Tuesday, October 6, 2009

Swipes, Scratches and Bites

I often wonder how other parents manage the baby/animal interface. A typical baby/cat encounter in our house goes roughly as follows. Cat finds a quiet place to lie down. Baby spots cat (cue pointing and cries of "Dada dada"). Baby crawls towards cat. Baby prods cat in face. Cat looks annoyed. Baby pokes face again then strokes hair. Cat looks more annoyed. Baby grabs handful of fur. Cat raises paw threateningly. Baby pulls fur. Cat places paws (claws out) on either side of baby's head and menacingly approaches baby's face with teeth bared, remembers that this scenario has previously concluded with the delivery of quite a hard kick from the mother of said baby, and runs away.

I do my best to prevent Cave Baby from tormenting our cat, but short of banning the cat from the house, there is not a whole lot I can do to keep them apart. Besides, the cat seems to actually gravitate towards the baby. It must be her sadist streak. Or, rather more sadly, it may be her attempt to get attention from the humans who have neglected her for the year in favour of their precious baby.

Well, actually, maybe I could try harder to keep them apart. But I am not an over-protective sort of person and I kind of think that learning to deal with our vicious cat won't do Cave Baby any harm. Granted, she has had quite a few scratches so far. But on the positive side, she is learning to respect animals and she's maybe learning a little lesson about the world not being completely fluffy and cute and nice.

So I probably could do a little bit more to keep them apart, but I'm trying to let them sort it out themselves and I'm hoping that eventually they will reach a state of mutual respect and understanding.

What I want to know is, do other people have this problem with their cats and dogs (or whatever other creatures you have running around your house)? How do you deal with it?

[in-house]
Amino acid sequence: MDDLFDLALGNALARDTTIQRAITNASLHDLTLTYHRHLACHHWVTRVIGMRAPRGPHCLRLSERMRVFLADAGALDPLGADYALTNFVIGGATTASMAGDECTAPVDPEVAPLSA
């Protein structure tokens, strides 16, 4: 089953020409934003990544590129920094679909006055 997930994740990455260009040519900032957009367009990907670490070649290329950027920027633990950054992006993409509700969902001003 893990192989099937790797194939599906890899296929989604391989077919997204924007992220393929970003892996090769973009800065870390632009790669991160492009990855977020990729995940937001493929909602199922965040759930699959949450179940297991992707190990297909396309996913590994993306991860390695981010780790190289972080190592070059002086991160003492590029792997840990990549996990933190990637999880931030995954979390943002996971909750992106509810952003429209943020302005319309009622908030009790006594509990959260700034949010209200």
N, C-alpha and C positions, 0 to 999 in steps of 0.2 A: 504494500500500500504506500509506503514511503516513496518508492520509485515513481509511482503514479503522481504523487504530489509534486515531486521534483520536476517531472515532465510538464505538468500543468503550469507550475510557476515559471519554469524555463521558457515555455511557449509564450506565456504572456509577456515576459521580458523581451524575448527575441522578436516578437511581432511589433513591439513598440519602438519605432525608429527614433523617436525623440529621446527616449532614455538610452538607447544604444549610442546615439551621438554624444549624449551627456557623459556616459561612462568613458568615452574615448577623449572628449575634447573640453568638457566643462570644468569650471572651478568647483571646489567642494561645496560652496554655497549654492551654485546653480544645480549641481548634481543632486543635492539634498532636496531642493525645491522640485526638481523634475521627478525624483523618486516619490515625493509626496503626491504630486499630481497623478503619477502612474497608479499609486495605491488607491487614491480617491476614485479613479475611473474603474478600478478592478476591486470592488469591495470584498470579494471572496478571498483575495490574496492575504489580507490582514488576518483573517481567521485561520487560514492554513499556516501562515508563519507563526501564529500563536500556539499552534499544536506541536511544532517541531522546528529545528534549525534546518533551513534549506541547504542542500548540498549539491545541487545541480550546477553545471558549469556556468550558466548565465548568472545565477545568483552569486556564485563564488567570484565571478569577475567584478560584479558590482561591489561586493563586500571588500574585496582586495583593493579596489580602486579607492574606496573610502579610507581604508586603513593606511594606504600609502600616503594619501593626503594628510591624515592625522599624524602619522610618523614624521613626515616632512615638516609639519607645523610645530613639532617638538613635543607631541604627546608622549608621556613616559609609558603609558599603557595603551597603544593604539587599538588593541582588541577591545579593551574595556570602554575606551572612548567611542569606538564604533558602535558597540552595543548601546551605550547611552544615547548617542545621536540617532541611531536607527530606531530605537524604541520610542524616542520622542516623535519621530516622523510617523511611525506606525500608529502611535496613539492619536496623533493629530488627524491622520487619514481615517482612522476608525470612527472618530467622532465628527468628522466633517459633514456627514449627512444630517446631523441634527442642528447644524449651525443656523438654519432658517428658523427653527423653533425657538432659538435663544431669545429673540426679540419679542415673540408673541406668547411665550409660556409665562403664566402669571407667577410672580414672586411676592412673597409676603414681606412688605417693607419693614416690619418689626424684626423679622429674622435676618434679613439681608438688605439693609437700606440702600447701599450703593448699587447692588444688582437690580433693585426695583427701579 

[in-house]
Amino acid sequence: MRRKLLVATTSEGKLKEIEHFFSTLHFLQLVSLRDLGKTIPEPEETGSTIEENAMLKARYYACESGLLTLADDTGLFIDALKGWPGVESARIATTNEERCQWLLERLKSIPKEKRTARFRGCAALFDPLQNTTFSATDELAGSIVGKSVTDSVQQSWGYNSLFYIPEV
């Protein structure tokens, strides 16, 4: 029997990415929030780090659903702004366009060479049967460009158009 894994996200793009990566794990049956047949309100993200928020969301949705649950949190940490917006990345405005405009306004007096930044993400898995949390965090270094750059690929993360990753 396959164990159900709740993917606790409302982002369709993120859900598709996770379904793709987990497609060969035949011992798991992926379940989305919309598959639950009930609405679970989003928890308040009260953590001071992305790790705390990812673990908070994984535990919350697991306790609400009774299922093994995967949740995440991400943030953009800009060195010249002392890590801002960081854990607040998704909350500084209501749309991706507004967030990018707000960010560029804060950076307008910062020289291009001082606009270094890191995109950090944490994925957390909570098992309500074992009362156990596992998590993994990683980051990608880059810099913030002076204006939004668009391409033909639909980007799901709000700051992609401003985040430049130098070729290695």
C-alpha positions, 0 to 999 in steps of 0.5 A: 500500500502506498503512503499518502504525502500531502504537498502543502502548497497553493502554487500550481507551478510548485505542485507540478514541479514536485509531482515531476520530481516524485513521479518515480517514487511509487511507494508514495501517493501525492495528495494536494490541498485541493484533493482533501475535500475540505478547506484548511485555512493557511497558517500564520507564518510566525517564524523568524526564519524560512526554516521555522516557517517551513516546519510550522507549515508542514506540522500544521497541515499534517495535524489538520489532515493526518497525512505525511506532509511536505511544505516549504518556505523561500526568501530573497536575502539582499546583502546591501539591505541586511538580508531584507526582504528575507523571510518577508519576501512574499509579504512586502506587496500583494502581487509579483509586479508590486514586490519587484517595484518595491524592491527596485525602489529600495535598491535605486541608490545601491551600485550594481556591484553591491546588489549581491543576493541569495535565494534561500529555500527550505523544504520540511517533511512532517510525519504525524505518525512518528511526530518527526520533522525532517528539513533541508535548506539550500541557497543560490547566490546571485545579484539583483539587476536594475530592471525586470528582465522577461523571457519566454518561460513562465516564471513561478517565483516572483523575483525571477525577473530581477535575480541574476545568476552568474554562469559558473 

Mel said...

I'm a firm believer in teaching proper respect for animals...

I think you're doing the right thing in letting them sort it out between them...provided there's no risk of severe injury to either party.

I work part-time in a Cat Hospital and I can't tell you how many people suddenly want their 4 year old cat declawed 'because of the baby'. ARGH! How about showing the baby what's acceptable and what isn't...or letting baby find that out herself...

Our kids have grown up with cats and dogs and are very well-versed in what is appropriate and what isn't...affording their four-legged siblings the same dignity and respect that they enjoy.

Noble Savage said...

Same story here. I'm taking your approach and just letting them work it out between them with just a little interference from me when things get out of hand. Like the time TNC put our kitty in the washing machine (it didn't get shut or turned on, she just sat in there) or tried to put a dress on her. That's when I have to save the poor creature.

carol b said...

We just have chickens, which Scarlett has always fed with me, collected apples for, she knows the weeds go to them. All great for teaching her respect for animals.And she loves having them peck her toes!

I sometimes wish we had a dog because she is very fearful of them, especially stronger/bigger breeds. Having been butted twice by a staffy that was trying to assert its authority over her she is very wary.